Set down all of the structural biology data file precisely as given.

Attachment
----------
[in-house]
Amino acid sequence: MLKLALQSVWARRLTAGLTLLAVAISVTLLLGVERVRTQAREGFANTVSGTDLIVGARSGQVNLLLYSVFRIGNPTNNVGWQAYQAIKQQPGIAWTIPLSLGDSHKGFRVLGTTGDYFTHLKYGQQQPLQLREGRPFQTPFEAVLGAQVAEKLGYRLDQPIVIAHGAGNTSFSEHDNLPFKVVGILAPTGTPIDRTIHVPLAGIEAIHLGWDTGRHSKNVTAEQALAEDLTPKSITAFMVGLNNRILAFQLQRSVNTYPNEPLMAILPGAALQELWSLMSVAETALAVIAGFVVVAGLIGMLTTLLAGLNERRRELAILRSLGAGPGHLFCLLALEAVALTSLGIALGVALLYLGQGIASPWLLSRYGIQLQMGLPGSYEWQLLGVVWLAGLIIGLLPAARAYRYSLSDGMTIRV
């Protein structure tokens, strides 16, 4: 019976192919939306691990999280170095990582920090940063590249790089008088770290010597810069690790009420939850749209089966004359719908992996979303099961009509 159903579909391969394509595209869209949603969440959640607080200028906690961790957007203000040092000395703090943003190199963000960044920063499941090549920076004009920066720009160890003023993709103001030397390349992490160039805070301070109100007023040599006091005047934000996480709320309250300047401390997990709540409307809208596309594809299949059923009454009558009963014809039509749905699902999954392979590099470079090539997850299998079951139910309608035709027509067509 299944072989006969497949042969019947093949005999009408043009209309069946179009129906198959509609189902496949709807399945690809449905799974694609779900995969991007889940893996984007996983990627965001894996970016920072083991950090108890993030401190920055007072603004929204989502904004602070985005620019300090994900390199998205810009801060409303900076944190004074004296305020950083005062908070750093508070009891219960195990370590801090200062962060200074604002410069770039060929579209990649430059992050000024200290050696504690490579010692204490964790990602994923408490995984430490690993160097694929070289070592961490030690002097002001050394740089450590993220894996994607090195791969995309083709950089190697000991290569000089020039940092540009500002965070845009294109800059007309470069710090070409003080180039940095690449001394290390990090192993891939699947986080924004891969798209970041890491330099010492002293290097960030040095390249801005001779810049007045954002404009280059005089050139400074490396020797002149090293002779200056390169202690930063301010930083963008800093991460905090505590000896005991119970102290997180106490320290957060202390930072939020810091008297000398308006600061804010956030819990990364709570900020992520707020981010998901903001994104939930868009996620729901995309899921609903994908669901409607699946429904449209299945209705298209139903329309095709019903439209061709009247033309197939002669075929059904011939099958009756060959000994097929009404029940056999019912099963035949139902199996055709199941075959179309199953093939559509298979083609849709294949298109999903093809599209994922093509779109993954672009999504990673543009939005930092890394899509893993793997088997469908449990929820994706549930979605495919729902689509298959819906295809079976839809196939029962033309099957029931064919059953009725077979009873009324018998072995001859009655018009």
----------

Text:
[in-house]
Amino acid sequence: MLKLALQSVWARRLTAGLTLLAVAISVTLLLGVERVRTQAREGFANTVSGTDLIVGARSGQVNLLLYSVFRIGNPTNNVGWQAYQAIKQQPGIAWTIPLSLGDSHKGFRVLGTTGDYFTHLKYGQQQPLQLREGRPFQTPFEAVLGAQVAEKLGYRLDQPIVIAHGAGNTSFSEHDNLPFKVVGILAPTGTPIDRTIHVPLAGIEAIHLGWDTGRHSKNVTAEQALAEDLTPKSITAFMVGLNNRILAFQLQRSVNTYPNEPLMAILPGAALQELWSLMSVAETALAVIAGFVVVAGLIGMLTTLLAGLNERRRELAILRSLGAGPGHLFCLLALEAVALTSLGIALGVALLYLGQGIASPWLLSRYGIQLQMGLPGSYEWQLLGVVWLAGLIIGLLPAARAYRYSLSDGMTIRV
């Protein structure tokens, strides 16, 4: 019976192919939306691990999280170095990582920090940063590249790089008088770290010597810069690790009420939850749209089966004359719908992996979303099961009509 159903579909391969394509595209869209949603969440959640607080200028906690961790957007203000040092000395703090943003190199963000960044920063499941090549920076004009920066720009160890003023993709103001030397390349992490160039805070301070109100007023040599006091005047934000996480709320309250300047401390997990709540409307809208596309594809299949059923009454009558009963014809039509749905699902999954392979590099470079090539997850299998079951139910309608035709027509067509 299944072989006969497949042969019947093949005999009408043009209309069946179009129906198959509609189902496949709807399945690809449905799974694609779900995969991007889940893996984007996983990627965001894996970016920072083991950090108890993030401190920055007072603004929204989502904004602070985005620019300090994900390199998205810009801060409303900076944190004074004296305020950083005062908070750093508070009891219960195990370590801090200062962060200074604002410069770039060929579209990649430059992050000024200290050696504690490579010692204490964790990602994923408490995984430490690993160097694929070289070592961490030690002097002001050394740089450590993220894996994607090195791969995309083709950089190697000991290569000089020039940092540009500002965070845009294109800059007309470069710090070409003080180039940095690449001394290390990090192993891939699947986080924004891969798209970041890491330099010492002293290097960030040095390249801005001779810049007045954002404009280059005089050139400074490396020797002149090293002779200056390169202690930063301010930083963008800093991460905090505590000896005991119970102290997180106490320290957060202390930072939020810091008297000398308006600061804010956030819990990364709570900020992520707020981010998901903001994104939930868009996620729901995309899921609903994908669901409607699946429904449209299945209705298209139903329309095709019903439209061709009247033309197939002669075929059904011939099958009756060959000994097929009404029940056999019912099963035949139902199996055709199941075959179309199953093939559509298979083609849709294949298109999903093809599209994922093509779109993954672009999504990673543009939005930092890394899509893993793997088997469908449990929820994706549930979605495919729902689509298959819906295809079976839809196939029962033309099957029931064919059953009725077979009873009324018998072995001859009655018009």